# IB DP Physics: SL复习笔记7.3.2 Quarks & Leptons

### Quarks & Leptons

#### Quarks

• Quarks are fundamental particles that make up other subatomic particles such as protons and neutrons
• Protons and neutrons are in a category of particles called hadrons

Hadrons are defined as any particle made up of quarks

• Fundamental means that quarks are not made up of any other particles. Another example is electrons
• Quarks have never been observed on their own, they’re either in pairs or groups of three
• There are six flavours (types) of quarks that exist: The six flavours of quarks

• The charge of a hadron is determined by the sum of the charges of its quarks
• Each flavour of quark has a certain relative charge: Each flavour of quark has a charge of either +⅔e or -⅓e

• For example, a proton is made up of two up quarks and a down quark. Adding up their charges gives the charge of a proton:

+⅔e + ⅔e - ⅓e = +1e

• The equivalent antiparticle of the quark is the anti-quark
• These are identical to quarks except with opposite relative charges Each flavour of anti-quark has a charge of either -⅔e or +⅓e. The quark composition of anti-protons and anti-neutrons changes to anti-quarks

• Quarks have a baryon number of +1/3
• Anti-quarks having a baryon number of –1/3
• Strange quarks have a strangeness of –1
• Anti-strange quarks have a strangeness of +1
• This is unique to the strange quark

#### Worked Example

Particles are made up of a combination of three quarks or two quarks. Which quark combination would not give a particle a charge of -1 or 0?

A. up, strange, strange

B. charm, charm, down

C. top, anti-up

D. anti-up, anti-up, anti-strange #### Worked Example

A K- particle has a strangeness of –1. Determine the quark structure of this particle. #### Leptons

• Leptons are a group of fundamental (elementary) particles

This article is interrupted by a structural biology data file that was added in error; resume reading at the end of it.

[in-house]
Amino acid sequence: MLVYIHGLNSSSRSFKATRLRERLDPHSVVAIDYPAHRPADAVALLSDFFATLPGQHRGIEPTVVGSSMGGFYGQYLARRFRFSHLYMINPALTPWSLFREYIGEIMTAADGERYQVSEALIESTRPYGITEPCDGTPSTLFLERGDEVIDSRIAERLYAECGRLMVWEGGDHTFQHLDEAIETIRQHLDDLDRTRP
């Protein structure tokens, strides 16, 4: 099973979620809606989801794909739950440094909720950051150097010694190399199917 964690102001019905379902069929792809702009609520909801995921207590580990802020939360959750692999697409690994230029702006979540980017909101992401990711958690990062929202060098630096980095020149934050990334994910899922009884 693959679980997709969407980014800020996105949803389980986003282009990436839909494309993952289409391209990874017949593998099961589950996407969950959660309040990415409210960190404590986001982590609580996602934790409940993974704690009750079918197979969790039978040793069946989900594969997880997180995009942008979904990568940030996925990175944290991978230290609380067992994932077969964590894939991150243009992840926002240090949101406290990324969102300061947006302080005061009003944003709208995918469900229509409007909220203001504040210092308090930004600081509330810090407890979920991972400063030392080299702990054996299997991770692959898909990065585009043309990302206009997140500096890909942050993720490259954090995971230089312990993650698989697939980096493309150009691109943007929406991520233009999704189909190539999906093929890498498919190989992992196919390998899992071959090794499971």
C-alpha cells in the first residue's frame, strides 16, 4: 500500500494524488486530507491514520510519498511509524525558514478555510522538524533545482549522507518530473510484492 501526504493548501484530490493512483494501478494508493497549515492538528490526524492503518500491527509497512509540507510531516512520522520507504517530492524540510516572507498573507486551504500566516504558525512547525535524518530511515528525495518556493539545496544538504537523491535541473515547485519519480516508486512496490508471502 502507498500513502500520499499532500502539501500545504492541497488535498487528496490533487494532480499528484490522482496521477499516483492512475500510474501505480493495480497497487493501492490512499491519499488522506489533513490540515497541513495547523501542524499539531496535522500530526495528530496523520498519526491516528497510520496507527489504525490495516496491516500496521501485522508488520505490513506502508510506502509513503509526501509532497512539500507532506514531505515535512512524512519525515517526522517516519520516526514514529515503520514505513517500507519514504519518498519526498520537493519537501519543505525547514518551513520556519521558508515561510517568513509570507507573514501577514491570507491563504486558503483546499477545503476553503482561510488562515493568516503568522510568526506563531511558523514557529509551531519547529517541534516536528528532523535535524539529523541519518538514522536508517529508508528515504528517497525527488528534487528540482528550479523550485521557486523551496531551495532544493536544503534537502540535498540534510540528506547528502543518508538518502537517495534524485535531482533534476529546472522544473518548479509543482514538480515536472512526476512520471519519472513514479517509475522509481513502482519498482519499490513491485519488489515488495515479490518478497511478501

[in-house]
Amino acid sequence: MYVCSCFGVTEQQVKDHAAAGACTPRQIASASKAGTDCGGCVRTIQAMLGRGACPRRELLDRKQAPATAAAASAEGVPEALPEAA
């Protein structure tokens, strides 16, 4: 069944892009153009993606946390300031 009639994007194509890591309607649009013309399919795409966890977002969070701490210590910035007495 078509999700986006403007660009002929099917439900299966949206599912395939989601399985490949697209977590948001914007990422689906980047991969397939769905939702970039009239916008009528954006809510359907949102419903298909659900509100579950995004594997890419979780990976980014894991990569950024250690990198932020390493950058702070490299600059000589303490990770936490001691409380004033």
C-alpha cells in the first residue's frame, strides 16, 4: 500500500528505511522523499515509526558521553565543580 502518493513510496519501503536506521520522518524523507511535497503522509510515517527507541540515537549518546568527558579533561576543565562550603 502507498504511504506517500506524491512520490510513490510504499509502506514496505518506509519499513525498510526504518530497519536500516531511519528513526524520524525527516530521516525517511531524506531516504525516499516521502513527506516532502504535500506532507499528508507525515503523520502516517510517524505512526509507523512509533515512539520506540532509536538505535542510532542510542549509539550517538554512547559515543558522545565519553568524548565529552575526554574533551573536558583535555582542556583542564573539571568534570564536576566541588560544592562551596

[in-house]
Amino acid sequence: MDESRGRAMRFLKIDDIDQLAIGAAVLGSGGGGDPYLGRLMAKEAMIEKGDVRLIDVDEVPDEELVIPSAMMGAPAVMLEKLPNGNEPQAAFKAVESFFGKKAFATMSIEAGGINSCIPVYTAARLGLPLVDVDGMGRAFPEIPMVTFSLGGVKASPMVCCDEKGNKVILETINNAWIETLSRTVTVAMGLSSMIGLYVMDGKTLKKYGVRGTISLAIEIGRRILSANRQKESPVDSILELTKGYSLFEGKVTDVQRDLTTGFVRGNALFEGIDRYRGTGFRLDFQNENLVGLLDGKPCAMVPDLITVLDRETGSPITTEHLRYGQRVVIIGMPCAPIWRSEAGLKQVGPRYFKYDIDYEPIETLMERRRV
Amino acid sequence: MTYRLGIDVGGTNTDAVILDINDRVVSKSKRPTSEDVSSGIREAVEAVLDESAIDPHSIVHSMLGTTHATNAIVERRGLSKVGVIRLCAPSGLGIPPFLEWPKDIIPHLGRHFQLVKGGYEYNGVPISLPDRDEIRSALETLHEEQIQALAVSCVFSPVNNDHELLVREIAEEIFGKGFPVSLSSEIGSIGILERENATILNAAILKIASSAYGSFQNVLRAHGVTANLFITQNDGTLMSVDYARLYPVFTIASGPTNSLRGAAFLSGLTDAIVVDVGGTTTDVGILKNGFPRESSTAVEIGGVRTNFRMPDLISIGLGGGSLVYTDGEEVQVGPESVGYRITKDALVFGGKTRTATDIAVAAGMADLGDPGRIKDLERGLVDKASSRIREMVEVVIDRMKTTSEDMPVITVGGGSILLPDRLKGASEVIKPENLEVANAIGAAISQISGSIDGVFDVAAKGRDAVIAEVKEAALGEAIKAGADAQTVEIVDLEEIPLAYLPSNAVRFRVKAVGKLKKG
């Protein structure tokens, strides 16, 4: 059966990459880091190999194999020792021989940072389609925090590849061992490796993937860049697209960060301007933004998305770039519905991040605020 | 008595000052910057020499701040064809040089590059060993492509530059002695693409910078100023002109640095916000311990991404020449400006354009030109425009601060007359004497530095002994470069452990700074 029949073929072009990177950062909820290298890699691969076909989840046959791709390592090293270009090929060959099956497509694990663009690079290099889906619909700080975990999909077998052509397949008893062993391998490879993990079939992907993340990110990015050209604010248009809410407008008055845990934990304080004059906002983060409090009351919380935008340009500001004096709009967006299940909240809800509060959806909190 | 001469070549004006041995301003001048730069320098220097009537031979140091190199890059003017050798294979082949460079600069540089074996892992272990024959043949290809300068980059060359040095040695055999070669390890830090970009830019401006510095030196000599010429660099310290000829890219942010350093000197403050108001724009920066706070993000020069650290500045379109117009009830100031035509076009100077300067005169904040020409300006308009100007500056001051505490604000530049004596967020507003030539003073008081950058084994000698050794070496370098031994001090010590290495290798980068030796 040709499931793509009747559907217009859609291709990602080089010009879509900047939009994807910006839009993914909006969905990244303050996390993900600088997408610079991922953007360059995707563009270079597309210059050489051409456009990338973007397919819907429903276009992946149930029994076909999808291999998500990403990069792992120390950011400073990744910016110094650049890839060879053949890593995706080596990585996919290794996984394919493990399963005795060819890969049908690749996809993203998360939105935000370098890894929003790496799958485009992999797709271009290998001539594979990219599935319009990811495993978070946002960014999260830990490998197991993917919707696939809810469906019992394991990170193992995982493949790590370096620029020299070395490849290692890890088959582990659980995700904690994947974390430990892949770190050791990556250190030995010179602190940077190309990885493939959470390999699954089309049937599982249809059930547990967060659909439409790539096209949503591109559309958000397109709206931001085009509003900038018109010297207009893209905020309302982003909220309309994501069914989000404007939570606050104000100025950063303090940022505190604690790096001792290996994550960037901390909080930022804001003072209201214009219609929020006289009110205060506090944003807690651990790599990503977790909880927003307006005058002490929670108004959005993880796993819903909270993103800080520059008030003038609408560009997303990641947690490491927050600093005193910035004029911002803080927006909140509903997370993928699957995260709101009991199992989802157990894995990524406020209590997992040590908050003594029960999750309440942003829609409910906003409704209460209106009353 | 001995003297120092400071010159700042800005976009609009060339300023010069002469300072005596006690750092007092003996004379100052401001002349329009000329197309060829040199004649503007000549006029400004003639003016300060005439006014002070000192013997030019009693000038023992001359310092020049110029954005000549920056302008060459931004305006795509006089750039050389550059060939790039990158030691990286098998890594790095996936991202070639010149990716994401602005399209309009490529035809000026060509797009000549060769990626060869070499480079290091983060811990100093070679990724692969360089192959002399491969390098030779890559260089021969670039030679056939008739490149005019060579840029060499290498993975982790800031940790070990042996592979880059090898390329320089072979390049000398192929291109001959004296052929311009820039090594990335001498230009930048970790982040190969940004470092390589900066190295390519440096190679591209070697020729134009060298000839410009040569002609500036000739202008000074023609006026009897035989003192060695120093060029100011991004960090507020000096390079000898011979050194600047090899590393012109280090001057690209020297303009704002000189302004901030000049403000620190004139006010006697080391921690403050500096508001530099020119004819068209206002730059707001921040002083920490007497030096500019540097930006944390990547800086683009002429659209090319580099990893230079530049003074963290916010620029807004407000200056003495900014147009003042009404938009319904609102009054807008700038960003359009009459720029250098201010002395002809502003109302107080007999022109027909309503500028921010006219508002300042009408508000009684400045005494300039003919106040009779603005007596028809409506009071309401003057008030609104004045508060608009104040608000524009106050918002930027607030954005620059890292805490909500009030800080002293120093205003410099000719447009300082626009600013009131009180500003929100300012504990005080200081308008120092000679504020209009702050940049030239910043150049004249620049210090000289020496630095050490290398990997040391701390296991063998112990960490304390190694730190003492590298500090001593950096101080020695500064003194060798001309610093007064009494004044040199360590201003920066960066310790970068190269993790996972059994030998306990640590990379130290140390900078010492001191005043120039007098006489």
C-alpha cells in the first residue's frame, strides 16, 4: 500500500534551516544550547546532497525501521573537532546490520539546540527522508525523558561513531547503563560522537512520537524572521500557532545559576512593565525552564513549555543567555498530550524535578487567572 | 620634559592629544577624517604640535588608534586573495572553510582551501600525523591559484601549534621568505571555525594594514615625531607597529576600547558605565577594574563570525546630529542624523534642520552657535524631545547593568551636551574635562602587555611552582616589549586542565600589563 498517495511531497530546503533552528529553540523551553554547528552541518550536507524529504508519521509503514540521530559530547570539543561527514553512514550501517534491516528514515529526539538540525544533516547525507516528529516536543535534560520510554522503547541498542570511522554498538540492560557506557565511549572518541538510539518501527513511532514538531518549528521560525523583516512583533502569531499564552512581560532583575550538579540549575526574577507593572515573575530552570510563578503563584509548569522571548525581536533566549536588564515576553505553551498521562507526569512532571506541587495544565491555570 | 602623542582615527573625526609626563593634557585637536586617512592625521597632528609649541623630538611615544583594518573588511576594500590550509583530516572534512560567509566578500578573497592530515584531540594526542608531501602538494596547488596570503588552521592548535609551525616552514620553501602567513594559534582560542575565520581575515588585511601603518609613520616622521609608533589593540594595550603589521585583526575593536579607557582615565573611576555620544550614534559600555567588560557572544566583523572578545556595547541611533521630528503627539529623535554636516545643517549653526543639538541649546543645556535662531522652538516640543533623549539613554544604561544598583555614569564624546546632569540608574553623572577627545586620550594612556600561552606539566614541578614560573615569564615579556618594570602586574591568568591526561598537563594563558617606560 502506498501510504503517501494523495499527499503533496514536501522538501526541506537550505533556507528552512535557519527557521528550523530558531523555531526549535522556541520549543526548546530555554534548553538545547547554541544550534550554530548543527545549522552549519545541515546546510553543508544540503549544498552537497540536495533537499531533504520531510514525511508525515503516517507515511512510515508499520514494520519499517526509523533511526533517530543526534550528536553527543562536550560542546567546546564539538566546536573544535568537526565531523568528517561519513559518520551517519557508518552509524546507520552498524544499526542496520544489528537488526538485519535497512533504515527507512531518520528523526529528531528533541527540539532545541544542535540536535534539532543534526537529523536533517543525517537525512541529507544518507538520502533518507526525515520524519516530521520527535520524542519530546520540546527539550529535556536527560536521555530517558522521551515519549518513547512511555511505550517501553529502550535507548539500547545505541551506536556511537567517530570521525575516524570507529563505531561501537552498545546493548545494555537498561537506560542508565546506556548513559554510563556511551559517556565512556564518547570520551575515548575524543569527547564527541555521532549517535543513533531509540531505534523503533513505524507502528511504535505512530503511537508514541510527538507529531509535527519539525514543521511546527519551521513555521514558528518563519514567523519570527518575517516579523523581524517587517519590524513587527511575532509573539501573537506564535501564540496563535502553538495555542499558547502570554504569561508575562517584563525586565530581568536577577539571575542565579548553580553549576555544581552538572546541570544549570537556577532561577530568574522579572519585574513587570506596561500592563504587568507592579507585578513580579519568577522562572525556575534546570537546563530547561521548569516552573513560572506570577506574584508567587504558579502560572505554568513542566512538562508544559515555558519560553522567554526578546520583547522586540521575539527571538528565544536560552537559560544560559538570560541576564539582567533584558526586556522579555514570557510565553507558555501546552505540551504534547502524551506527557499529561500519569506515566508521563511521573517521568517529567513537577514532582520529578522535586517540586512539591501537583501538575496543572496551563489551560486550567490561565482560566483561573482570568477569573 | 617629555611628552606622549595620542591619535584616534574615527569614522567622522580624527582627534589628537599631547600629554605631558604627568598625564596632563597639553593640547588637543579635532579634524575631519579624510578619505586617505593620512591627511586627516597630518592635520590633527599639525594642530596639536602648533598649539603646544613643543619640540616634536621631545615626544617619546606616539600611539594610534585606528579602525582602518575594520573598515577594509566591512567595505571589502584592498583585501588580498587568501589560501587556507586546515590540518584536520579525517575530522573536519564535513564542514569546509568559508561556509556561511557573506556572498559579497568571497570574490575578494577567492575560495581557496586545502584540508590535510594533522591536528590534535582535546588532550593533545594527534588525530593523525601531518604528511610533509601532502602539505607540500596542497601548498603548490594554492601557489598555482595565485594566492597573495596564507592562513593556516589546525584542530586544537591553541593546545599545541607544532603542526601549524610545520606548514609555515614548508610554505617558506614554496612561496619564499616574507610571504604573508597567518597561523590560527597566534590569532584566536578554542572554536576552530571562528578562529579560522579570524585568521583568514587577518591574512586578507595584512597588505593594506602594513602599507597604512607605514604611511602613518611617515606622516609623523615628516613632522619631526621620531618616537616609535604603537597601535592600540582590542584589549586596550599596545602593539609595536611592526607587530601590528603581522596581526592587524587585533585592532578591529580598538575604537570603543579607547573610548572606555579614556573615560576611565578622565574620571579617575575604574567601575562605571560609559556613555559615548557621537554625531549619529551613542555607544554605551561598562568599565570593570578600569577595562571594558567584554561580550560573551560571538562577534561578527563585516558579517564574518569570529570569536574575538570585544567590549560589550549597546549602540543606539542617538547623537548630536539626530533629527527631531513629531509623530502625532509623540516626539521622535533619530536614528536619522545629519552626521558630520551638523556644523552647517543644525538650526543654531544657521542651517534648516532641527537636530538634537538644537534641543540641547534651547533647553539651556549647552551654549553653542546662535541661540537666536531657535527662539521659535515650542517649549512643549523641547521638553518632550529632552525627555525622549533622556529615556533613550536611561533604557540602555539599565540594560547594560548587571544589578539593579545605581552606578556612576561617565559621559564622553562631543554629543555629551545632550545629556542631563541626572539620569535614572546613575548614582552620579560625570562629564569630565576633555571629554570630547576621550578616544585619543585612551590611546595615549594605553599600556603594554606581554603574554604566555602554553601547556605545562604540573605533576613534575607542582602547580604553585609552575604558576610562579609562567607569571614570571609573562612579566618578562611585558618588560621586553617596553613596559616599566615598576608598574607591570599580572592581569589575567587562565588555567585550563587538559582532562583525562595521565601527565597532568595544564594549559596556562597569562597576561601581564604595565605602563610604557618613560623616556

• This means they are not made up of any other particles (no quarks)
• There are six leptons altogether: The six leptons are all fundamental particles

• The muon and tau particle are very similar to the electron but with slightly larger mass
• Electrons, muon, and tau particles all have a charge of -1e and a mass of 0.0005u
• There are three flavours (types) of neutrinos (electron, muon, tau)
• Neutrinos are the most abundant leptons in the universe
• They have no charge and negligible mass (almost 0)
• Leptons interact with the weak interaction, electromagnetic and gravitational forces
• However, they do not interact with the strong force
• Although quarks are fundamental particles too, they are not classed as leptons
• Leptons do not interact with the strong force, whilst quarks do

#### Worked Example

Circle all the anti-leptons in the following decay equation.  #### Lepton Number

• Similar to baryon number, the lepton number, L is the number of leptons in an interaction
• L depends on whether the particle is a lepton, anti-lepton or neither
• Leptons have a lepton number L = +1
• Anti-leptons have a lepton number L = –1
• Particles that are not leptons have a lepton number L = 0